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Kris Peeters: Belgium is "suitable and reliable" for investors

On February 1, Deputy Prime Minister and Minister of Employment, Economy and Consumers Kris Peeters addressed Belgium’s international reputation during a walking dinner at the historic Rockoxhuis in Antwerp. Over 40 participants attended this Antwerp Chapter event, sponsored by KBC.

After an introduction by Joost Van Roost, President of ExxonMobil Petroleum & Chemical and Chair of our Antwerp Chapter Steering Group, Minister Peeters immediately addressed the negative portrayal of Belgium in some international media in recent months: “Trust is a very delicate commodity, because trust is something you can lose by containers and only recover in a wheelbarrow. It slips away overnight, and it takes years before it returns.”

As Prime Minister Charles Michel prepares to set out on his international promotional tour to reassure investors that Belgium is a safe and attractive place to invest, Minister Peeters emphasized, “Belgium is not a dangerous country; Belgium is not a failed state.” On the contrary, Belgium is a very safe country. Ranked 15th in the Global Peace Index Report 2015 – a higher ranking than neighboring countries such as France, Germany or the Netherlands, as well as the United States – the country’s crime rate has fallen by nearly 20% since 2011.

However, Minister Peeters also noted that “when PR is nothing but an empty shell, people will see right through it.” He stressed the importance of real government action, such as a tough crackdown on crime and terrorism and actively boosting the country’s competitiveness. And while some work remains to be done, a lot has been already achieved by the tax shift and the reduction of employer social security contributions, as well as labor reforms for specific sectors, such as night work for e-commerce activities and reforming port labor regulations.

The Minister also touched upon the European Commission’s recent decision condemning Belgium’s ‘excess profit’ tax rulings as illegal state aid, noting that Belgium is not alone in this matter, but that many other Member States, including neighboring countries, have been the subject of similar cases. He stated that the government hopes “the Commission is not only tackling small countries like Belgium, but also the bigger ones like France.” At the time, Peeters said there was a high chance that Belgium would appeal the decision, not only for legal reasons, but also to buy time and see how the Commission will act in other countries’ cases. On February 5, a few days after our event, Finance Minister Johan Van Overtveldt confirmed that the Belgian Government will appeal.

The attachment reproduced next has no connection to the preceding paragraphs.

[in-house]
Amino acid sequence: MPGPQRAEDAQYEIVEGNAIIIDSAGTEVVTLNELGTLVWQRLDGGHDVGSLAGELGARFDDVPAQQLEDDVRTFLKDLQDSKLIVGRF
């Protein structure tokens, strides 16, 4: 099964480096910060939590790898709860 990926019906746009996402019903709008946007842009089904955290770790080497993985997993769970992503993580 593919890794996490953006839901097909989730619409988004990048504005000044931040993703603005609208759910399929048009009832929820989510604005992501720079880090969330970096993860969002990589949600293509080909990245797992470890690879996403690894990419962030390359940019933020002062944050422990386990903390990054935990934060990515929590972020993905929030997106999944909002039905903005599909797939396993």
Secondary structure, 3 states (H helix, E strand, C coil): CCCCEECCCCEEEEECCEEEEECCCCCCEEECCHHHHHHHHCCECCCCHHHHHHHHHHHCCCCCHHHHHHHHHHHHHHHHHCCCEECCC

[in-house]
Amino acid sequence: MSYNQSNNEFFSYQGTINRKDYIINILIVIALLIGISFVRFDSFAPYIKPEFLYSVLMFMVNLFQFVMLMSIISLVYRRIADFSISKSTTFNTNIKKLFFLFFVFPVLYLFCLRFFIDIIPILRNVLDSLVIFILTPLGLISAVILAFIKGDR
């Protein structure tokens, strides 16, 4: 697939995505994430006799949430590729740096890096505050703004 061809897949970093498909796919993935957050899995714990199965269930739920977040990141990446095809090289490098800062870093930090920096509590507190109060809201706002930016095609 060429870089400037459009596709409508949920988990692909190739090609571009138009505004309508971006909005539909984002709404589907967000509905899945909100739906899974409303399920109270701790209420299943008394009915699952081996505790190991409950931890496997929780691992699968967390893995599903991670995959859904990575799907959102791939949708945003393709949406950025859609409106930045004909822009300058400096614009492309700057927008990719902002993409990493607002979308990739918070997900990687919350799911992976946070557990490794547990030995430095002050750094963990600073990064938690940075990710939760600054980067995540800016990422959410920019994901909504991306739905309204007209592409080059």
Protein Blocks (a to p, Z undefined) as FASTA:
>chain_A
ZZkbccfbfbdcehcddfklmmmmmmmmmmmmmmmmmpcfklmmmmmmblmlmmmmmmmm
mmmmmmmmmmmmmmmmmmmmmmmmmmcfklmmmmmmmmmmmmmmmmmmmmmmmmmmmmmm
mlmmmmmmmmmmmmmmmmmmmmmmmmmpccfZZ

Deputy Prime Minister Peeters concluded his keynote address by saying that “American companies are an important part of the solution to improving our image. The solution lies not only in our hands but in your hands, of Americans who know first-hand what it means to do business in Belgium and Belgians who work for leading American companies.” As word-of-mouth remains the most powerful marketing tool, even in our technology-driven society, Minister Peeters expressed the hope that everyone will spread the message that Belgium is still a fully secure and reliable place for investors.

Here at AmCham Belgium, we agree that Belgium continues to be an attractive location to invest. Read our open letter signed by 14 foreign Chambers of Commerce in Belgium.

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